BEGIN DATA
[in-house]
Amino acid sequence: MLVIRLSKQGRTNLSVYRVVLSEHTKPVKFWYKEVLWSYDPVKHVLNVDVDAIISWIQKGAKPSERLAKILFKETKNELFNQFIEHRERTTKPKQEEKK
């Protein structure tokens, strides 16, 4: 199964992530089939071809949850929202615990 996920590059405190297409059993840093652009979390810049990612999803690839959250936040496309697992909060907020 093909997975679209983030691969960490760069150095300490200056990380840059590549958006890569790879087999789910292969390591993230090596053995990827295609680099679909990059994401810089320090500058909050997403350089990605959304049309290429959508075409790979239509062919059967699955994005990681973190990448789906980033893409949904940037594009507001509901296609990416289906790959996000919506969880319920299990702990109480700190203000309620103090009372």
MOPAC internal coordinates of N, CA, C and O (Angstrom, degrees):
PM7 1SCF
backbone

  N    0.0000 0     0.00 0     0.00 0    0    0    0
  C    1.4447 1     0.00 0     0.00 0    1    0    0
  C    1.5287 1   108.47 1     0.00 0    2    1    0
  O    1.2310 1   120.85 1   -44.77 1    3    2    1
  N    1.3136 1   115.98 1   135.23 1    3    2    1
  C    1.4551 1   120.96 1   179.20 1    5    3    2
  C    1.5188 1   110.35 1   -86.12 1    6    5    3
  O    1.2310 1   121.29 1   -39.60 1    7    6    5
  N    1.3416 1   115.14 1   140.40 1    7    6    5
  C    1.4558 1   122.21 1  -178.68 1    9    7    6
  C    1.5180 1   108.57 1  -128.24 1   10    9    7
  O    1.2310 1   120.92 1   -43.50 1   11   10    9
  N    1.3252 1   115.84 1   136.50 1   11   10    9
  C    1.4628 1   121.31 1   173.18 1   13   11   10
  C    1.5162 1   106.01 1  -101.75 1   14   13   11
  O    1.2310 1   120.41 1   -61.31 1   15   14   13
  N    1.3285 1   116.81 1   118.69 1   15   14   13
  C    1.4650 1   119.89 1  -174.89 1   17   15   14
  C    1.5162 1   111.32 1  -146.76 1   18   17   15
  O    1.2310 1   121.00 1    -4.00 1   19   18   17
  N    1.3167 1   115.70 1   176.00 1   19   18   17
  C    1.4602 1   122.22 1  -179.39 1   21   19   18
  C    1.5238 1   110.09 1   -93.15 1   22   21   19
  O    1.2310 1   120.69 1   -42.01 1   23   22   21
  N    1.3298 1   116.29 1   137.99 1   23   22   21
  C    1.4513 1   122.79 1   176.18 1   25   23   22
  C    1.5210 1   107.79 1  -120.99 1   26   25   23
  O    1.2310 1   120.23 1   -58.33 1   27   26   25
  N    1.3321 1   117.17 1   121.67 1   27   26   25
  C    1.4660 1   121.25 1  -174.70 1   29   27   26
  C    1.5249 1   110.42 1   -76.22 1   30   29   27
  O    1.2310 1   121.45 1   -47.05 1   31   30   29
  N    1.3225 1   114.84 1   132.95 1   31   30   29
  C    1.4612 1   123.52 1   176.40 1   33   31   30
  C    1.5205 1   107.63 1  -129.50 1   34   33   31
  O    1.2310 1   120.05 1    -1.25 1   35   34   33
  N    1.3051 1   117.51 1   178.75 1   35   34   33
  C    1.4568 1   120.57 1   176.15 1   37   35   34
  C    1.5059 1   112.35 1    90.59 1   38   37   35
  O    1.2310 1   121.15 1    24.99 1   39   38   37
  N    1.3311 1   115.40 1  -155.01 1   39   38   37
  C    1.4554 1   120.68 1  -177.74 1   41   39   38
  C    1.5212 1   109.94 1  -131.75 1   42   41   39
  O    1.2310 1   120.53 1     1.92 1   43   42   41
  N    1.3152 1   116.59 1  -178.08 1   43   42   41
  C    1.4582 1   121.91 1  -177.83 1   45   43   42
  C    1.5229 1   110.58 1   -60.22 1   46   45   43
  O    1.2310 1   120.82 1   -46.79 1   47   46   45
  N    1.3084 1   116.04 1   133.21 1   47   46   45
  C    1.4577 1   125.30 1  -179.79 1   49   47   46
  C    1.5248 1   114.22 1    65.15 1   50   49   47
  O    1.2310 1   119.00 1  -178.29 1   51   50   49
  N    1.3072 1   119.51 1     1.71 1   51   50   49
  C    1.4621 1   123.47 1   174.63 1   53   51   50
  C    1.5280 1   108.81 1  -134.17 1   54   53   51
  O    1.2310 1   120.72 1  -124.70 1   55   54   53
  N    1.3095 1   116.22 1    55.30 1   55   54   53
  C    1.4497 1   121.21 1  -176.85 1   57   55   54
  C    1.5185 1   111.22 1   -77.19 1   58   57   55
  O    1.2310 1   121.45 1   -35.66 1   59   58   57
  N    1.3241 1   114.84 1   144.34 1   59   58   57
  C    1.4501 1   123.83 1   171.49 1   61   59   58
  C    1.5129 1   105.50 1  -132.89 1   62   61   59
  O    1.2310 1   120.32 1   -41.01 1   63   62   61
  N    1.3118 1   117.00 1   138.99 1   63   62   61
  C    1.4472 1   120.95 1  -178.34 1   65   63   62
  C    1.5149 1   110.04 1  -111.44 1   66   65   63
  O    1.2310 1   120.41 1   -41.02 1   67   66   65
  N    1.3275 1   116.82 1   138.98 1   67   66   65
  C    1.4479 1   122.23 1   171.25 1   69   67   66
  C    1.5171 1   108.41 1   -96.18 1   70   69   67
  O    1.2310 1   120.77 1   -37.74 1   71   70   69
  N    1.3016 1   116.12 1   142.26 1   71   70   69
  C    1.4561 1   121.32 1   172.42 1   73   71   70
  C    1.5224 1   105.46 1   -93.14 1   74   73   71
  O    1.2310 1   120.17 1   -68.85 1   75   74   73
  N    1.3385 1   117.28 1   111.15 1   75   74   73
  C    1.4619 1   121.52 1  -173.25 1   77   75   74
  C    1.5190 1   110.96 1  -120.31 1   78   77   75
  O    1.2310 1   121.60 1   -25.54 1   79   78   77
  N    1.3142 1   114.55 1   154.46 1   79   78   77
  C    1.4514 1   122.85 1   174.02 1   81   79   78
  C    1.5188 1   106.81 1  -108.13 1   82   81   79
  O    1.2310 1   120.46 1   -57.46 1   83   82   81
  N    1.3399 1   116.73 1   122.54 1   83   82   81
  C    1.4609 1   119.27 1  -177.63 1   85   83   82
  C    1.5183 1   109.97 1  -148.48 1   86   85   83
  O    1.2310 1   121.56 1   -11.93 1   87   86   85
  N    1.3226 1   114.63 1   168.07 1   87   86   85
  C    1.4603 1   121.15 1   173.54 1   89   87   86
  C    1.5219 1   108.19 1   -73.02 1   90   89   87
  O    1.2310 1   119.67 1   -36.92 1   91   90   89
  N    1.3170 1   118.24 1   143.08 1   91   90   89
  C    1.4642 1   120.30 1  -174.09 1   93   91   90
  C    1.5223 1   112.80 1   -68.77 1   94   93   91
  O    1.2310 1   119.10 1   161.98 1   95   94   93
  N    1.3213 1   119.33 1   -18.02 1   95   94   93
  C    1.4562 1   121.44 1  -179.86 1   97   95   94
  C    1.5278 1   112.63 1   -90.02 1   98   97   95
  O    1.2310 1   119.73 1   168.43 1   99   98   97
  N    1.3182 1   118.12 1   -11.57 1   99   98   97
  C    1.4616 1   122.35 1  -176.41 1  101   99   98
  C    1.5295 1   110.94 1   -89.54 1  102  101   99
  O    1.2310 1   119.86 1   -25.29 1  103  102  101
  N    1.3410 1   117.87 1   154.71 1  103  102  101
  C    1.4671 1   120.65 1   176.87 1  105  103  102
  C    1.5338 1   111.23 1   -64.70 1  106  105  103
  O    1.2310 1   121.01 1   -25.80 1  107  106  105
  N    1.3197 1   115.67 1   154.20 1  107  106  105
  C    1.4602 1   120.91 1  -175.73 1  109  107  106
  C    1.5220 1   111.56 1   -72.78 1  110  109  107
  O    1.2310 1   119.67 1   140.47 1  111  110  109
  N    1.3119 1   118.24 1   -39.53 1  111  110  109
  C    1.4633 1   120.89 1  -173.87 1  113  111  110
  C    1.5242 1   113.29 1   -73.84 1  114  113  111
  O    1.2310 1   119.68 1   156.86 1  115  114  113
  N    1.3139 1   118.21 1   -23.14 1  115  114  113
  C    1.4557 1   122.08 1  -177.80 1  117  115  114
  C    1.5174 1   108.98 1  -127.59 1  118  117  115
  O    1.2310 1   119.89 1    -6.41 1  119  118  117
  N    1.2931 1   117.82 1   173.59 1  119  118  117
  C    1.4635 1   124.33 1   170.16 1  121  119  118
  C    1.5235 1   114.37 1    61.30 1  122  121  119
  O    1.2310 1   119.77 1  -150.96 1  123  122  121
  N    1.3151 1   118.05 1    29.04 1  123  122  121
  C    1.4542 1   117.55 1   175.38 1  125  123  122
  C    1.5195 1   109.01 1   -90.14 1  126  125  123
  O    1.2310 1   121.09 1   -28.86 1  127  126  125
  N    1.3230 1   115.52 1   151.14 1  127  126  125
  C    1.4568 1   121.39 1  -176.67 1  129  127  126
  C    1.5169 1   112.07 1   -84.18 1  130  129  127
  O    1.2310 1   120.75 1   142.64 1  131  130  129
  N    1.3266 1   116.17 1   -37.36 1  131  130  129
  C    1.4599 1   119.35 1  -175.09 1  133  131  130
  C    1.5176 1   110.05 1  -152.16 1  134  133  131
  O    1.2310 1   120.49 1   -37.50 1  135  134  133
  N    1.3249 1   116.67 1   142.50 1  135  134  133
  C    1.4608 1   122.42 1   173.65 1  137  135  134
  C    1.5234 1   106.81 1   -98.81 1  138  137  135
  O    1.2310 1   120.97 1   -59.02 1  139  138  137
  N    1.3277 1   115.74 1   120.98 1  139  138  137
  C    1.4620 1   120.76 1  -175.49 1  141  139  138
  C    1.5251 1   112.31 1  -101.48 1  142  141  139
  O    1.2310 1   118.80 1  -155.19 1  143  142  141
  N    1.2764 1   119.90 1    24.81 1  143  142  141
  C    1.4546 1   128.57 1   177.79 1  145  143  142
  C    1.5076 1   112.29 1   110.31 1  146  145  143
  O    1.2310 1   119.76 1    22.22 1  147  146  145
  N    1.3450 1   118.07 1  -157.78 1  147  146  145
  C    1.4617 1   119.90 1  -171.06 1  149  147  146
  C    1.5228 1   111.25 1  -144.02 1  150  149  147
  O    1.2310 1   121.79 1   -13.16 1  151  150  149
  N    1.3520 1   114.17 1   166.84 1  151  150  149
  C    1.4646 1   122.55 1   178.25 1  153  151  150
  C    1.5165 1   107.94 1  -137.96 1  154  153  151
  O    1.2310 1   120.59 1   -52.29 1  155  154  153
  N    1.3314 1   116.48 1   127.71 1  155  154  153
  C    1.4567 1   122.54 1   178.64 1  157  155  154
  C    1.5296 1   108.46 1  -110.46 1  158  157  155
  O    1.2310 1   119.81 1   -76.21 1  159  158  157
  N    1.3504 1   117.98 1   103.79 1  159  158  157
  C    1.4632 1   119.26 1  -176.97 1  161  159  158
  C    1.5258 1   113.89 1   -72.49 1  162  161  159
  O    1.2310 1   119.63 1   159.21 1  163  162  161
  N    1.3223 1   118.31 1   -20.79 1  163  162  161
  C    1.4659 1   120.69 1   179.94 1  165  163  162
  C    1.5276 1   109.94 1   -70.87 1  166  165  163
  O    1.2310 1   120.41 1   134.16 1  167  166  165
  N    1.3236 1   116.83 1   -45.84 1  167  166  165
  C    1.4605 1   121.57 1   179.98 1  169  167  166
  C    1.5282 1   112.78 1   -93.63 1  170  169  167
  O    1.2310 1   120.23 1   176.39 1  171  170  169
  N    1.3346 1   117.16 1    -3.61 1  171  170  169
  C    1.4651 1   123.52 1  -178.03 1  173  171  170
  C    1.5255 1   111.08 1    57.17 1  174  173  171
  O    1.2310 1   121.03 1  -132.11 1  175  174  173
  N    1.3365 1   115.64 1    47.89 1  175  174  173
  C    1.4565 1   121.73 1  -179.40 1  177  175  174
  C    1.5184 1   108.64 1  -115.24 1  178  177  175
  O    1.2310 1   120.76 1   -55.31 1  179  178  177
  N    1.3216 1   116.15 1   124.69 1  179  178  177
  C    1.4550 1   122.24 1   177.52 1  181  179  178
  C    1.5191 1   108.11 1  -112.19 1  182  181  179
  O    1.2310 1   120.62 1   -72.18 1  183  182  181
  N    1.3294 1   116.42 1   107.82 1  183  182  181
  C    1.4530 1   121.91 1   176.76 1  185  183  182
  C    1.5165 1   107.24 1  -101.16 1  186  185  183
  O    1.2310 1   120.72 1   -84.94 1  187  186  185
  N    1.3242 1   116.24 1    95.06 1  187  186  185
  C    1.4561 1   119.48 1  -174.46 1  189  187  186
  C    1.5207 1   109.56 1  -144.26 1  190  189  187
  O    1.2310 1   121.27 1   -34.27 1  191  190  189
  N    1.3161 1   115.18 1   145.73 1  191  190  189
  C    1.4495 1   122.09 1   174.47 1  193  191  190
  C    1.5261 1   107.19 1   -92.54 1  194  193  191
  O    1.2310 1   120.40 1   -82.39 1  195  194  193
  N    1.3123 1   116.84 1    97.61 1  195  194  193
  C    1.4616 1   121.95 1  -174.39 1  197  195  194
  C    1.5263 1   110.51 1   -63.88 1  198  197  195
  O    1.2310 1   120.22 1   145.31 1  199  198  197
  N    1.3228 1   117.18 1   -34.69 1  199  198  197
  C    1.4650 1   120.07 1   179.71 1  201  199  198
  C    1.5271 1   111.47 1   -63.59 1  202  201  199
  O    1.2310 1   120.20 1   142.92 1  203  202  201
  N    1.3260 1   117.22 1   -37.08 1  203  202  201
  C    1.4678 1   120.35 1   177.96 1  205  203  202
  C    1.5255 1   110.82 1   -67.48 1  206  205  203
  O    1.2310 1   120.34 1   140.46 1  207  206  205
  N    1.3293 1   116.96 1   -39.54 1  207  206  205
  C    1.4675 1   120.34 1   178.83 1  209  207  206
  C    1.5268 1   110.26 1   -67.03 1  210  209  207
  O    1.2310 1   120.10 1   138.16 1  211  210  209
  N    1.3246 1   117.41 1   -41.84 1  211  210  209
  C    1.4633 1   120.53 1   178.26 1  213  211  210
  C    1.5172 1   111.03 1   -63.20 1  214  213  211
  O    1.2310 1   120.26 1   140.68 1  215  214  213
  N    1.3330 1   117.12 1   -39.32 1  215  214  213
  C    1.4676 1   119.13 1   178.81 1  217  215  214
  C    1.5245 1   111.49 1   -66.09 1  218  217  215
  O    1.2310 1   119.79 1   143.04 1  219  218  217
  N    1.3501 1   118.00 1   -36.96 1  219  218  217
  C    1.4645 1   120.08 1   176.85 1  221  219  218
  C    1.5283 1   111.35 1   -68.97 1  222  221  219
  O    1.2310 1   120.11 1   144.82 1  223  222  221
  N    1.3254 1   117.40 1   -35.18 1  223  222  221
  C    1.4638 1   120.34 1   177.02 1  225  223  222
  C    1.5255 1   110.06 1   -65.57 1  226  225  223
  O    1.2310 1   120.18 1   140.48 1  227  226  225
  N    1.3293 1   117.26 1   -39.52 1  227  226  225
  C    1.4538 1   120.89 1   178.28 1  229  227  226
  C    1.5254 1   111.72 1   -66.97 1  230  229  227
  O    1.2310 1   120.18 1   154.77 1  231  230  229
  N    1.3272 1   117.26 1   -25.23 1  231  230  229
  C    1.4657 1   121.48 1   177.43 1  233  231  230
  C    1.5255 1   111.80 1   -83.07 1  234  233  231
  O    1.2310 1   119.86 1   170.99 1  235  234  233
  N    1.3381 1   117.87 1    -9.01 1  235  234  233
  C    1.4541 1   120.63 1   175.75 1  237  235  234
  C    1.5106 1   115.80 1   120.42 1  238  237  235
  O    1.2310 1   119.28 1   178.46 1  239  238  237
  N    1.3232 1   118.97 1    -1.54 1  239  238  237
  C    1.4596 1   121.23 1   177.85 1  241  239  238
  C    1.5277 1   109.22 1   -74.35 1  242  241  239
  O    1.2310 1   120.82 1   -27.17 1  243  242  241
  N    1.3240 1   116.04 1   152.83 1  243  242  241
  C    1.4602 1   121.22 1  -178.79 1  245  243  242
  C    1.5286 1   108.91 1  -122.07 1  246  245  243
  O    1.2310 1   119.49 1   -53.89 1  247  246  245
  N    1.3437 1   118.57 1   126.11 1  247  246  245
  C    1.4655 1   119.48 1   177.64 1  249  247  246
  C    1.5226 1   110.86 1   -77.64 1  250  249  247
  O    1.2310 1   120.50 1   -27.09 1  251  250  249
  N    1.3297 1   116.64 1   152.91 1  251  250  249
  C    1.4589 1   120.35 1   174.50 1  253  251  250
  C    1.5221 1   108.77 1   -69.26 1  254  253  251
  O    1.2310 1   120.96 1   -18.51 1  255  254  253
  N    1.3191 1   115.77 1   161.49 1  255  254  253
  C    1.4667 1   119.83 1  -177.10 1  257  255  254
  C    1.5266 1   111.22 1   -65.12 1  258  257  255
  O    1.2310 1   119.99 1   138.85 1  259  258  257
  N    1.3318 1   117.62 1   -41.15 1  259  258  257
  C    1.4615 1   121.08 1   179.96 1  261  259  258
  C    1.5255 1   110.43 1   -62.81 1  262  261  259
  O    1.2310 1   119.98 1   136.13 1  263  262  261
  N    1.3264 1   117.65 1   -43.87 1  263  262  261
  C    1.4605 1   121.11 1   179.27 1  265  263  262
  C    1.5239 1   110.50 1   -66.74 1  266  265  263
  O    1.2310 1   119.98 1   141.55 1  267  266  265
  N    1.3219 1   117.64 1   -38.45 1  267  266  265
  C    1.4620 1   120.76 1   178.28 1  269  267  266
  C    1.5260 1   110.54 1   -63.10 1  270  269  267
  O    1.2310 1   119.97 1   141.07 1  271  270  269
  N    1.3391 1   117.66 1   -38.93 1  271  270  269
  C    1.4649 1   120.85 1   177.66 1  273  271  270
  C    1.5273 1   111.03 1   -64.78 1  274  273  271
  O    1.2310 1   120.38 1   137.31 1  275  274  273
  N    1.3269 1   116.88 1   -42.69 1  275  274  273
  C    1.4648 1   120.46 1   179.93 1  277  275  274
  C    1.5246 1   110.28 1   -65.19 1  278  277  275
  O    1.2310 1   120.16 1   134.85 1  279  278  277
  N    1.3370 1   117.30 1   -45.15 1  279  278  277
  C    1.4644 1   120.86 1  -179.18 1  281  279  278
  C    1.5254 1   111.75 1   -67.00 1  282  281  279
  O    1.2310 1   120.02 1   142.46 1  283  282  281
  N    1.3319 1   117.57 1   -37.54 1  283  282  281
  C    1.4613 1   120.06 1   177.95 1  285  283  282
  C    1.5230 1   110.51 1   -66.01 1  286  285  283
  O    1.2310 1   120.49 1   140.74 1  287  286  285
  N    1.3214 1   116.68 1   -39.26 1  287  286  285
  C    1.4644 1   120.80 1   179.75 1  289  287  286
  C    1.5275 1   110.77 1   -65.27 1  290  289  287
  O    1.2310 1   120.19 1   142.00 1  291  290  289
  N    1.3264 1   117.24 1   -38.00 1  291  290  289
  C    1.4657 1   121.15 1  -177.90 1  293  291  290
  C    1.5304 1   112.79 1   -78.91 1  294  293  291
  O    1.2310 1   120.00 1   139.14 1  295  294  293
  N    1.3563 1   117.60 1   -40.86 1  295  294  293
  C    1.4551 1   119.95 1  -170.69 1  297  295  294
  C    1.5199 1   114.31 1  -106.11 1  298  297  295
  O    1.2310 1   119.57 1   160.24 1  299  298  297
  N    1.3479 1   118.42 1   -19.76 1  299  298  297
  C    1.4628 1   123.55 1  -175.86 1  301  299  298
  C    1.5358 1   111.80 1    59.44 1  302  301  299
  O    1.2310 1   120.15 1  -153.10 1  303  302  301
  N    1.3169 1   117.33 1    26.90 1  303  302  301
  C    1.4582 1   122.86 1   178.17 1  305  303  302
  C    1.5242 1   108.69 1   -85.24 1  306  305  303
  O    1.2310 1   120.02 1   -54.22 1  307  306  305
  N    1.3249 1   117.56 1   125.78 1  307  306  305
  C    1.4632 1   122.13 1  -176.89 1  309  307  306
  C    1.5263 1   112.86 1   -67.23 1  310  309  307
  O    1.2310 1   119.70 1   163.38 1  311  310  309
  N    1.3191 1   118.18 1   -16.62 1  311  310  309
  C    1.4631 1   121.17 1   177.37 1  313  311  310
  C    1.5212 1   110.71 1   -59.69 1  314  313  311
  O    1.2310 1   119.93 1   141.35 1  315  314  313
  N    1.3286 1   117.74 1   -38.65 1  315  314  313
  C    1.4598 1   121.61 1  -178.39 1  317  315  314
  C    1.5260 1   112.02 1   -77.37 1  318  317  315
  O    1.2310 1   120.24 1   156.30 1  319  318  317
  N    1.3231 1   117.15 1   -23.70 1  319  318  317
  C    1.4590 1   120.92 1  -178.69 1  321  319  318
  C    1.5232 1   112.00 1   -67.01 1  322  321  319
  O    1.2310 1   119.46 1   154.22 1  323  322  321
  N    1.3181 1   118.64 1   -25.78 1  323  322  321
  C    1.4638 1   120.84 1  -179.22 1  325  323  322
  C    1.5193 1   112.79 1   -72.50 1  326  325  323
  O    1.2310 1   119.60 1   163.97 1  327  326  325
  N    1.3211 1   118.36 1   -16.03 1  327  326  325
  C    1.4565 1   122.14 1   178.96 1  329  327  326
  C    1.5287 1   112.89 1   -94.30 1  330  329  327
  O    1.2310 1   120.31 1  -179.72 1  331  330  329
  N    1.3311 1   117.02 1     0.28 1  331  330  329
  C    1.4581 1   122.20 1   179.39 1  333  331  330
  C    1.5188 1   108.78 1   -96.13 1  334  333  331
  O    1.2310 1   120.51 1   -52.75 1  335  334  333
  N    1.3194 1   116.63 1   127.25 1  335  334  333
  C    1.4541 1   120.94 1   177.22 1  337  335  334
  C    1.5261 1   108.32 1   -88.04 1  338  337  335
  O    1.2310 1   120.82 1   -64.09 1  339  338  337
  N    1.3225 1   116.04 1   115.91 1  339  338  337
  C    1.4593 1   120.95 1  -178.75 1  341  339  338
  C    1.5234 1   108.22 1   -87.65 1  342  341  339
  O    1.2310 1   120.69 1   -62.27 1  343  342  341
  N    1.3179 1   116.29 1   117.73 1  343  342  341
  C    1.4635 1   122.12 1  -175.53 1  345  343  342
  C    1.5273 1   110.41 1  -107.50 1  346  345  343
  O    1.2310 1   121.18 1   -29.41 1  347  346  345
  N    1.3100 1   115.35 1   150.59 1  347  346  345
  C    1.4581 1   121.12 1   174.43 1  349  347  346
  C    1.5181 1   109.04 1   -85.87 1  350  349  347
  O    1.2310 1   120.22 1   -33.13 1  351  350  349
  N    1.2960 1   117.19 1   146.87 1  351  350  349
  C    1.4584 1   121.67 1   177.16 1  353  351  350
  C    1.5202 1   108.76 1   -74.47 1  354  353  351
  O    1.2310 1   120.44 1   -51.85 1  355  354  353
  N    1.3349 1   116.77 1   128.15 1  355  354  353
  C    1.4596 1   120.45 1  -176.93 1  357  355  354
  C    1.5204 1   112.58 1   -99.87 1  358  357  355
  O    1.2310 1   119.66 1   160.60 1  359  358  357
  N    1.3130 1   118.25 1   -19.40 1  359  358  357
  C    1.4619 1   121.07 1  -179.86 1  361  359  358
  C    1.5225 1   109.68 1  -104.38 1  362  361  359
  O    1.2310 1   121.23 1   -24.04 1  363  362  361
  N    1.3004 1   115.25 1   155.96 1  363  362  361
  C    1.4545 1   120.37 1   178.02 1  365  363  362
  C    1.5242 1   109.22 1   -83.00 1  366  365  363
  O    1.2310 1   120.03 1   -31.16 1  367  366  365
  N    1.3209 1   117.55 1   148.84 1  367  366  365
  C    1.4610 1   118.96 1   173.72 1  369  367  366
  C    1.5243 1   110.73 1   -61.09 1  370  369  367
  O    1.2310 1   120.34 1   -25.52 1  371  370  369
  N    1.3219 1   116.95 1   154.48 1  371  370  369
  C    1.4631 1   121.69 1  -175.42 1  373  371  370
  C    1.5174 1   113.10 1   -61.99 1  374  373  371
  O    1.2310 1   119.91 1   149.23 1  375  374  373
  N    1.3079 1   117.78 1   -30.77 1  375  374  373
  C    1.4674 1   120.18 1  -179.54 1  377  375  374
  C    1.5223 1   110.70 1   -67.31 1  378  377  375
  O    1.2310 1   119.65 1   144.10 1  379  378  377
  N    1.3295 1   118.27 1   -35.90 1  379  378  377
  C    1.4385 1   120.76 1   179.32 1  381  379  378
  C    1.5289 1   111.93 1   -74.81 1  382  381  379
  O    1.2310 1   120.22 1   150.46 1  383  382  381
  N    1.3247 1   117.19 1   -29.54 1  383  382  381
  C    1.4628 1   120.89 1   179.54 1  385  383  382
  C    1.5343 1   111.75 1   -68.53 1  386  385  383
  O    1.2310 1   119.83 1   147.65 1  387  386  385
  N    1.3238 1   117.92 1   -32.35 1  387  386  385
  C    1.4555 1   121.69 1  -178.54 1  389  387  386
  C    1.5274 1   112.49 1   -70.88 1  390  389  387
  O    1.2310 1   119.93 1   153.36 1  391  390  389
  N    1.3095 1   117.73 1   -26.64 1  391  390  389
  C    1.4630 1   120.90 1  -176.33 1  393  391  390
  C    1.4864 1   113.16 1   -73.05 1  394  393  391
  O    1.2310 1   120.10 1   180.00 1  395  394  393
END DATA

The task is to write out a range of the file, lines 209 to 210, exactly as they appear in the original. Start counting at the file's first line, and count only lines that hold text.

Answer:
  C    1.5271 1   111.47 1   -63.59 1  202  201  199
  O    1.2310 1   120.20 1   142.92 1  203  202  201